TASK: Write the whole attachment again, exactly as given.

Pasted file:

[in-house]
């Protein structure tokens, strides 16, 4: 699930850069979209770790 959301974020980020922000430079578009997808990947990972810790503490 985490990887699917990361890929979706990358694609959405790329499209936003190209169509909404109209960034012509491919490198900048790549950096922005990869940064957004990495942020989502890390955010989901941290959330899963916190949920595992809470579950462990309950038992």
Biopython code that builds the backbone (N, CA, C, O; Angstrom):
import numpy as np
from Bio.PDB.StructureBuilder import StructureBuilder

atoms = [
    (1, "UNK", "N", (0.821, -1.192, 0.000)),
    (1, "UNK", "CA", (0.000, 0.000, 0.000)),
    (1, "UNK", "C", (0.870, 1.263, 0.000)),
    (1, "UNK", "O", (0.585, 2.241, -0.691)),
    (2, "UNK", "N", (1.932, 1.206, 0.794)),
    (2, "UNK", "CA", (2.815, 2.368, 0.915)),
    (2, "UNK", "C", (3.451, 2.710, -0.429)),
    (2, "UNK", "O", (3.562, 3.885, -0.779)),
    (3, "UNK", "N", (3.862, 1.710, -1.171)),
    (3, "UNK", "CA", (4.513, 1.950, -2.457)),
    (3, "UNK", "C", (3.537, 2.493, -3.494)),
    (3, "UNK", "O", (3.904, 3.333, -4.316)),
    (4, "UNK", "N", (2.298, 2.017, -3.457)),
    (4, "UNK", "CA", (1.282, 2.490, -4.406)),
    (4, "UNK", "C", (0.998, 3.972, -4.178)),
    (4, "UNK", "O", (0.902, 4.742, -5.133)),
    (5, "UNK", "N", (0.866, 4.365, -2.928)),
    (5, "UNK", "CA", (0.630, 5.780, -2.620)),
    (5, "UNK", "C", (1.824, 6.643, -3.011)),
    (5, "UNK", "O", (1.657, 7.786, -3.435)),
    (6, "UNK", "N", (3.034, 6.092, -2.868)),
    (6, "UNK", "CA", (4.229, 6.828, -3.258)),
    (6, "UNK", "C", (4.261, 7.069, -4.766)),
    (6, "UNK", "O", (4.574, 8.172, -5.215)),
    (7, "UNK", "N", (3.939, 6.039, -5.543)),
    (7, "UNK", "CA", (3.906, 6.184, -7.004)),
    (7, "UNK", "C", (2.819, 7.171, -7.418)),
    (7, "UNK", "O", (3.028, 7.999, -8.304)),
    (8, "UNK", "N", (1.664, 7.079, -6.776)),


[in-house]
């Protein structure tokens, strides 16, 4: 699930850069979209770790 959301974020980020922000430079578009997808990947990972810790503490 985490990887699917990361890929979706990358694609959405790329499209936003190209169509909404109209960034012509491919490198900048790549950096922005990869940064957004990495942020989502890390955010989901941290959330899963916190949920595992809470579950462990309950038992």
Biopython code that builds the backbone (N, CA, C, O; Angstrom):
import numpy as np
from Bio.PDB.StructureBuilder import StructureBuilder

atoms = [
    (1, "UNK", "N", (0.821, -1.192, 0.000)),
    (1, "UNK", "CA", (0.000, 0.000, 0.000)),
    (1, "UNK", "C", (0.870, 1.263, 0.000)),
    (1, "UNK", "O", (0.585, 2.241, -0.691)),
    (2, "UNK", "N", (1.932, 1.206, 0.794)),
    (2, "UNK", "CA", (2.815, 2.368, 0.915)),
    (2, "UNK", "C", (3.451, 2.710, -0.429)),
    (2, "UNK", "O", (3.562, 3.885, -0.779)),
    (3, "UNK", "N", (3.862, 1.710, -1.171)),
    (3, "UNK", "CA", (4.513, 1.950, -2.457)),
    (3, "UNK", "C", (3.537, 2.493, -3.494)),
    (3, "UNK", "O", (3.904, 3.333, -4.316)),
    (4, "UNK", "N", (2.298, 2.017, -3.457)),
    (4, "UNK", "CA", (1.282, 2.490, -4.406)),
    (4, "UNK", "C", (0.998, 3.972, -4.178)),
    (4, "UNK", "O", (0.902, 4.742, -5.133)),
    (5, "UNK", "N", (0.866, 4.365, -2.928)),
    (5, "UNK", "CA", (0.630, 5.780, -2.620)),
    (5, "UNK", "C", (1.824, 6.643, -3.011)),
    (5, "UNK", "O", (1.657, 7.786, -3.435)),
    (6, "UNK", "N", (3.034, 6.092, -2.868)),
    (6, "UNK", "CA", (4.229, 6.828, -3.258)),
    (6, "UNK", "C", (4.261, 7.069, -4.766)),
    (6, "UNK", "O", (4.574, 8.172, -5.215)),
    (7, "UNK", "N", (3.939, 6.039, -5.543)),
    (7, "UNK", "CA", (3.906, 6.184, -7.004)),
    (7, "UNK", "C", (2.819, 7.171, -7.418)),
    (7, "UNK", "O", (3.028, 7.999, -8.304)),
    (8, "UNK", "N", (1.664, 7.079, -6.776)),